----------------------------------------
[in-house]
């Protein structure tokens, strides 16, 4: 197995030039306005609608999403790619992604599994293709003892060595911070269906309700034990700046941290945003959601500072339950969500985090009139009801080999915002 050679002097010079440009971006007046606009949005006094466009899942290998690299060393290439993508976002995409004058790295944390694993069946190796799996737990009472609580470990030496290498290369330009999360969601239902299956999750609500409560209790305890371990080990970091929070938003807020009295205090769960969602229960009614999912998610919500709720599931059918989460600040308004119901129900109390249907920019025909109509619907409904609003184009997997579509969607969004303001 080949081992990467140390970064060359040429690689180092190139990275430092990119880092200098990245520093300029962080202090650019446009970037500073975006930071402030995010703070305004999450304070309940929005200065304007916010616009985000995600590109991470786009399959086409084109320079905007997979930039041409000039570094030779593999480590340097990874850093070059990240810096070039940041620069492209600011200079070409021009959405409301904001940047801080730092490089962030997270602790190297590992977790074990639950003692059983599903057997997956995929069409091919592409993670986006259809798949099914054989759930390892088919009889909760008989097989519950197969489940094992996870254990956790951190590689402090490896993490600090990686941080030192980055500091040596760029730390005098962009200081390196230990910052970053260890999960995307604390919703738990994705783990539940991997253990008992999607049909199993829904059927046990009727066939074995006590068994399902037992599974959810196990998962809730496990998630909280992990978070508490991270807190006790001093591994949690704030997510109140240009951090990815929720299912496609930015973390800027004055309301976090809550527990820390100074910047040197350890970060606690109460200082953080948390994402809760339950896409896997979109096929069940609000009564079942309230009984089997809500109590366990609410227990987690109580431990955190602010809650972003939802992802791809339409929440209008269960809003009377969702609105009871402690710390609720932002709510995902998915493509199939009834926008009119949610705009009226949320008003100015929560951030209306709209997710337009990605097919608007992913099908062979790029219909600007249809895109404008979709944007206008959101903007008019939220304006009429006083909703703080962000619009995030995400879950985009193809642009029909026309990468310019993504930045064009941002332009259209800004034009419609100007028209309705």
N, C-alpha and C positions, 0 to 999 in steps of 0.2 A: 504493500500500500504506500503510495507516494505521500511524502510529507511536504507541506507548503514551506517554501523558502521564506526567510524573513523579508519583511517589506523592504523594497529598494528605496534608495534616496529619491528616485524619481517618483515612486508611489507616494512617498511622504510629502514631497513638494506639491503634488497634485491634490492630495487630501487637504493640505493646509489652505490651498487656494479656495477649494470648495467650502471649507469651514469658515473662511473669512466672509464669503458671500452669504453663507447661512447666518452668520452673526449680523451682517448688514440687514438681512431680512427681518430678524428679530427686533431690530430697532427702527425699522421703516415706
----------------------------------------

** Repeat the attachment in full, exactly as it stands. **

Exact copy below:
[in-house]
């Protein structure tokens, strides 16, 4: 197995030039306005609608999403790619992604599994293709003892060595911070269906309700034990700046941290945003959601500072339950969500985090009139009801080999915002 050679002097010079440009971006007046606009949005006094466009899942290998690299060393290439993508976002995409004058790295944390694993069946190796799996737990009472609580470990030496290498290369330009999360969601239902299956999750609500409560209790305890371990080990970091929070938003807020009295205090769960969602229960009614999912998610919500709720599931059918989460600040308004119901129900109390249907920019025909109509619907409904609003184009997997579509969607969004303001 080949081992990467140390970064060359040429690689180092190139990275430092990119880092200098990245520093300029962080202090650019446009970037500073975006930071402030995010703070305004999450304070309940929005200065304007916010616009985000995600590109991470786009399959086409084109320079905007997979930039041409000039570094030779593999480590340097990874850093070059990240810096070039940041620069492209600011200079070409021009959405409301904001940047801080730092490089962030997270602790190297590992977790074990639950003692059983599903057997997956995929069409091919592409993670986006259809798949099914054989759930390892088919009889909760008989097989519950197969489940094992996870254990956790951190590689402090490896993490600090990686941080030192980055500091040596760029730390005098962009200081390196230990910052970053260890999960995307604390919703738990994705783990539940991997253990008992999607049909199993829904059927046990009727066939074995006590068994399902037992599974959810196990998962809730496990998630909280992990978070508490991270807190006790001093591994949690704030997510109140240009951090990815929720299912496609930015973390800027004055309301976090809550527990820390100074910047040197350890970060606690109460200082953080948390994402809760339950896409896997979109096929069940609000009564079942309230009984089997809500109590366990609410227990987690109580431990955190602010809650972003939802992802791809339409929440209008269960809003009377969702609105009871402690710390609720932002709510995902998915493509199939009834926008009119949610705009009226949320008003100015929560951030209306709209997710337009990605097919608007992913099908062979790029219909600007249809895109404008979709944007206008959101903007008019939220304006009429006083909703703080962000619009995030995400879950985009193809642009029909026309990468310019993504930045064009941002332009259209800004034009419609100007028209309705």
N, C-alpha and C positions, 0 to 999 in steps of 0.2 A: 504493500500500500504506500503510495507516494505521500511524502510529507511536504507541506507548503514551506517554501523558502521564506526567510524573513523579508519583511517589506523592504523594497529598494528605496534608495534616496529619491528616485524619481517618483515612486508611489507616494512617498511622504510629502514631497513638494506639491503634488497634485491634490492630495487630501487637504493640505493646509489652505490651498487656494479656495477649494470648495467650502471649507469651514469658515473662511473669512466672509464669503458671500452669504453663507447661512447666518452668520452673526449680523451682517448688514440687514438681512431680512427681518430678524428679530427686533431690530430697532427702527425699522421703516415706